Posted on Categories Discover Magazine
Uber sees no need for startups to bet on a risky “if you build it, they will come” strategy for flying taxis. Instead, the tech giant believes the demand for a faster aerial commuting option already exists among its 60 million monthly users–especially if the flying taxi service can cost about the same as hailing an UberX car. As a result, Uber has partnered with several companies to help build a “flying car” service that could begin public trials in the city of Dallas-Fort Worth, Texas and Dubai in the United Arab Emirates by 2020.
The announcement for the ambitious 2020 goal kicked off the start of the Uber Elevate Summit being held in Dallas from April 25-27. Besides naming partner cities, Jeff Holden, Chief Product Officer at Uber, introduced the companies partnering with Uber to make those early demonstrations of the “Uber Elevate Network” happen within three years. Such partners include one of the U.S. makers of the military’s tiltrotor V-22 Osprey, the Brazilian aerospace company Embraer that produces both military aircraft and commercial jetliners, and a small Slovenian aircraft manufacturer that is already making and selling electric aircraft.
“Urban Aviation is a natural next step for Uber in this pursuit, which is why we are working to make push a button, get a flight a reality,” Holden said in a statement. “This is Uber Elevate, and we are excited to announce the first group of Elevate partners – a group of visionary industry and government leaders – with whom we will work closely to take that idea off of paper and into reality.”
But first, Uber seems eager to ditch the term “flying car” altogether in favor of more technical terminology. The company’s motivation is understandable given that its flying taxi vision is definitely not about a science fiction vehicle that can go from driving on roads to flying in the air. In any case, having road capability would be redundant and unnecessarily complex from the perspective of developing air taxis that could hop over traffic snarls below.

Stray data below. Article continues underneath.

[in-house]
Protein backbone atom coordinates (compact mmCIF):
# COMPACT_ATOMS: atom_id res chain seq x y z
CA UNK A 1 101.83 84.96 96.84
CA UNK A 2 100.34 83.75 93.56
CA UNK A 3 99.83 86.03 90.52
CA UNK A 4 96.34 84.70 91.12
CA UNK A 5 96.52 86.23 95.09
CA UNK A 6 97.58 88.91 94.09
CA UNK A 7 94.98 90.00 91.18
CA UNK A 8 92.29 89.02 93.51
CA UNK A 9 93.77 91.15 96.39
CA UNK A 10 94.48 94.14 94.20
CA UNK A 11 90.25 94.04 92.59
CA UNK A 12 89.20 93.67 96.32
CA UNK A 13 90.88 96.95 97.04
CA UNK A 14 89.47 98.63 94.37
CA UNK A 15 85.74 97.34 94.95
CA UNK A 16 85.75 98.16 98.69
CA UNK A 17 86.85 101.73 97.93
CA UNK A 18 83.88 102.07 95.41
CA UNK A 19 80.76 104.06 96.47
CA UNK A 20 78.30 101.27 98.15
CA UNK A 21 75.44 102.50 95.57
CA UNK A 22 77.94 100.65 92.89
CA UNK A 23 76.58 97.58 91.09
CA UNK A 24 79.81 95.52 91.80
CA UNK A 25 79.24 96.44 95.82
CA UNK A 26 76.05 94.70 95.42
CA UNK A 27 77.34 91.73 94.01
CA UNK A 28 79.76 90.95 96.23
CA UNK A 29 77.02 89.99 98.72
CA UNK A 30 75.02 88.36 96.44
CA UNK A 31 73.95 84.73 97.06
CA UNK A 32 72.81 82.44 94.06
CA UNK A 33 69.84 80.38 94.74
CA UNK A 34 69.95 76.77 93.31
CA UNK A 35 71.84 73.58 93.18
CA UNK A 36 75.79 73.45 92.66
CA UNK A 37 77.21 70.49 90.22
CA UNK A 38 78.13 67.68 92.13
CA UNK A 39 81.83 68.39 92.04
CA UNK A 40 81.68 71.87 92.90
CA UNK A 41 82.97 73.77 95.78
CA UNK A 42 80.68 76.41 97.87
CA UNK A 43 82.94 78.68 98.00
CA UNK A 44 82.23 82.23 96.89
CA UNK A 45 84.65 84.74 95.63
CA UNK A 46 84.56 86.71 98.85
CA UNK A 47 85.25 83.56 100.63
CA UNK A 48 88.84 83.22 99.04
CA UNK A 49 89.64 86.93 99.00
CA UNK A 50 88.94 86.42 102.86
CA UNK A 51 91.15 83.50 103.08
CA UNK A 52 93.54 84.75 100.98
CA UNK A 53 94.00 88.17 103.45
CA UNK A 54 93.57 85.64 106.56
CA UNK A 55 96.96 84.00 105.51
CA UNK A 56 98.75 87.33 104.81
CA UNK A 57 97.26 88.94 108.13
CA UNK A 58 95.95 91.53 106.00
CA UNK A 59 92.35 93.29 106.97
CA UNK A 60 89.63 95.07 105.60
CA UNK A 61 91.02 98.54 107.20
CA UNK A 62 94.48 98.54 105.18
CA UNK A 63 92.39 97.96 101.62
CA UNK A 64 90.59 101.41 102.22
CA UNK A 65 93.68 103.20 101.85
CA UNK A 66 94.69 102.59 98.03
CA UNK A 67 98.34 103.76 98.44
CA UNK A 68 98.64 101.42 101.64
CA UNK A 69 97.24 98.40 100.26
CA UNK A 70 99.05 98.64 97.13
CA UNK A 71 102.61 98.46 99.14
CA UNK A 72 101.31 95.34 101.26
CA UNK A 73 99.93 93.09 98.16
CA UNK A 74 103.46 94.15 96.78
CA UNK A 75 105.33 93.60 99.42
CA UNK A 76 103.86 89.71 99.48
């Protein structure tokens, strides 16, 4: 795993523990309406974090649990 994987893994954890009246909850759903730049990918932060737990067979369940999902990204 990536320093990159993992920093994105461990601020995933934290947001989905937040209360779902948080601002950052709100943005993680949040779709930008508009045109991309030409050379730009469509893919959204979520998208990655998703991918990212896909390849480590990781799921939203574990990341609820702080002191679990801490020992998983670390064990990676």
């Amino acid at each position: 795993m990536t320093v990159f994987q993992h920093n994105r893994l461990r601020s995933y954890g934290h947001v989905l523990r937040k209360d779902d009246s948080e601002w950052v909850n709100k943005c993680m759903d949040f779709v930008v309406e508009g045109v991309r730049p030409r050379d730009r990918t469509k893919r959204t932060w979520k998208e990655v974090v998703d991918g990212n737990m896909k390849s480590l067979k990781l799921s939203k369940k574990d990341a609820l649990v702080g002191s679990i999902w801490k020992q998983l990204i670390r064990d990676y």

Uber envisions customers someday getting normal Uber car rides to and from the “vertiports” that would act as landing pads for its flying taxi service. The tech giant believes it can launch the flying taxi service with a starting price comparable to its existing UberX service—currently Uber’s cheapest ride-hailing option for individual customers—by pushing development of electric-powered aircraft with multiple rotors that can take off and land vertically like helicopters. In addition, Uber envisions the production costs of such vehicles dropping as partner companies scale up manufacturing to levels similar to those in the auto industry.
Today’s helicopters are noisy, fairly expensive and rely on mechanically complex systems to support their large and powerful rotors. By comparison, Uber and its partners are looking to distributed electric propulsion (DEP) aircraft that would ditch the large helicopter rotors in favor of having many less complex rotors. It’s not unlike having a super-sized version of the quadcopters or other multirotor drones that people can already buy off the shelf.
The advantages of such electric-powered aircraft would include a much quieter flight capability, a relatively simpler flight control system for pilots to handle, and possibly lower maintenance costs due to being less mechanically complex than helicopters. All those factors matter in making flying taxis both cost-effective from a business perspective and tolerable to city and suburban residents living below their flight paths. Many companies envision such vehicles eventually being autonomous and capable of flying themselves, but Uber hopes that the first generation of such flying taxis would at least have fairly simple flight controls for trained human pilots.
Several of Uber’s newly-announced partners in developing such futuristic technology include notable names in the aviation industry. But the tech giant has also enlisted the help of scrappy smaller companies that have proven their technical chops from an innovation standpoint.
Uber will not be taking a hands-off approach during the development process. The tech giant plans to assist in developing airspace control software and hardware that will manage all those flying taxis it hopes to see in the skies above cities around the world. That is no small task given the daunting challenge of safely handling a surge in flying objects above densely populated urban areas.
But Uber’s new partnerships with reputable aviation companies—as well as preexisting collaborations with federal agencies such as NASA—shows the tech giant is willing to kickstart the international conversation on flying taxis in a big way.